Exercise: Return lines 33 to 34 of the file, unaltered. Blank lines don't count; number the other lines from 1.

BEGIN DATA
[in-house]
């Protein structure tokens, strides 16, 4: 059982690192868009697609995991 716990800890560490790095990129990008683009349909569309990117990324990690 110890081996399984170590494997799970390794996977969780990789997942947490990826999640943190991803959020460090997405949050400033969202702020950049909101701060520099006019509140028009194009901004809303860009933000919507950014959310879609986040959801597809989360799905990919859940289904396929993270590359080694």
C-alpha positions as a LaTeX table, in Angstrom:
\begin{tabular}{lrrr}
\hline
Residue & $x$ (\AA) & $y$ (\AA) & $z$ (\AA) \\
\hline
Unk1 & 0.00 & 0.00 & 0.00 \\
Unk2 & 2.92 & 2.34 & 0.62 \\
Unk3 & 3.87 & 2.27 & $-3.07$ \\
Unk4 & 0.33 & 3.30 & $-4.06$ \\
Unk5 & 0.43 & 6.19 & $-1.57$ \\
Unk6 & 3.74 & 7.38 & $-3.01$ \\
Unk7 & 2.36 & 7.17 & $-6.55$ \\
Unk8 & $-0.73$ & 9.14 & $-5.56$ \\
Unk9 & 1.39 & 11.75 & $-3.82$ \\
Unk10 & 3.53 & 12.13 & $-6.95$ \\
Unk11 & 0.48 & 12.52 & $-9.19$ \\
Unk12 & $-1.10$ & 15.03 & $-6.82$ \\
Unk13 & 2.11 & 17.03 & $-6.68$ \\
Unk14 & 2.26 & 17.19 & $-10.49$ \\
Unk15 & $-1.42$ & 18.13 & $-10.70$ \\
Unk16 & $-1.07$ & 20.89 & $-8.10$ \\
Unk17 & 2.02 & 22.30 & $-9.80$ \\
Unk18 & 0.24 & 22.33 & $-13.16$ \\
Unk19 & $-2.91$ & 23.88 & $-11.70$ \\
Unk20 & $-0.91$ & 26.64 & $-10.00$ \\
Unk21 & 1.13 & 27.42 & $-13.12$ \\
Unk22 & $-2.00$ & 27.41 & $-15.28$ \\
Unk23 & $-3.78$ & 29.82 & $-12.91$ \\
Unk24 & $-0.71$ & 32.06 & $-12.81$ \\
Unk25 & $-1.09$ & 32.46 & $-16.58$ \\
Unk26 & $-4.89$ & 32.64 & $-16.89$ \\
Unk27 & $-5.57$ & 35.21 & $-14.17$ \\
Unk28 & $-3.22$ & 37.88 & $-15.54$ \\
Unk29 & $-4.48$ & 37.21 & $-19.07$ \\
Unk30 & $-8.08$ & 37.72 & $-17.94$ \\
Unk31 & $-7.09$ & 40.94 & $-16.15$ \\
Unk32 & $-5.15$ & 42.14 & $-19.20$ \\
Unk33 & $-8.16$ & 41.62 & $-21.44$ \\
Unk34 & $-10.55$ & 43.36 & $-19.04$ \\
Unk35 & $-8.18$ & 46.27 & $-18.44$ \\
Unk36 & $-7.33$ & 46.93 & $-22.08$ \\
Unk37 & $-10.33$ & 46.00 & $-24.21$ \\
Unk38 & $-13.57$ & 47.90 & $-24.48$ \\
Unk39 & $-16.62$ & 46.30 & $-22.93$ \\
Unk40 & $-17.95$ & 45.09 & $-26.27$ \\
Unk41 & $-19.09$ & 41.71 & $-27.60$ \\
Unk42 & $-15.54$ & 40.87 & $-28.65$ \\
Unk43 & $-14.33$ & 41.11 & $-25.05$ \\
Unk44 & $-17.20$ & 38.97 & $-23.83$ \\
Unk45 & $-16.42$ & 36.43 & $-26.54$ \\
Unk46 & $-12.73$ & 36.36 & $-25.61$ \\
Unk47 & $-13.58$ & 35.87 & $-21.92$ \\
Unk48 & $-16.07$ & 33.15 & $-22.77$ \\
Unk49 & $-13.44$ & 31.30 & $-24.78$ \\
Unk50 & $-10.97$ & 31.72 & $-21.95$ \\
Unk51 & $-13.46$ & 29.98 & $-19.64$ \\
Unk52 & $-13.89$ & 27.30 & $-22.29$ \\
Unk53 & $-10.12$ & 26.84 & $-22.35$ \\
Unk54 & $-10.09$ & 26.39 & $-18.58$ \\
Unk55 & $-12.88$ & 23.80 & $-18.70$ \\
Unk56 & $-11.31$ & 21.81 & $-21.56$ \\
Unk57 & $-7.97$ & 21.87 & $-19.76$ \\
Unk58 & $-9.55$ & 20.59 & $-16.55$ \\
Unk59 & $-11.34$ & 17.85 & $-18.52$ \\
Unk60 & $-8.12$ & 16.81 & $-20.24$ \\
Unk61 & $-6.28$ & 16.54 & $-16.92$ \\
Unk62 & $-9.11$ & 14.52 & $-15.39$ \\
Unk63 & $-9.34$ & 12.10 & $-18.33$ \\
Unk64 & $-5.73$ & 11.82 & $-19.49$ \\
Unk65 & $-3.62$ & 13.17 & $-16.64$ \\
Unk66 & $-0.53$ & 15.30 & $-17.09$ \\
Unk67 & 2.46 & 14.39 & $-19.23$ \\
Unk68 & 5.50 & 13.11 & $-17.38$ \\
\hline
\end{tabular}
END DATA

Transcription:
Unk26 & $-4.89$ & 32.64 & $-16.89$ \\
Unk27 & $-5.57$ & 35.21 & $-14.17$ \\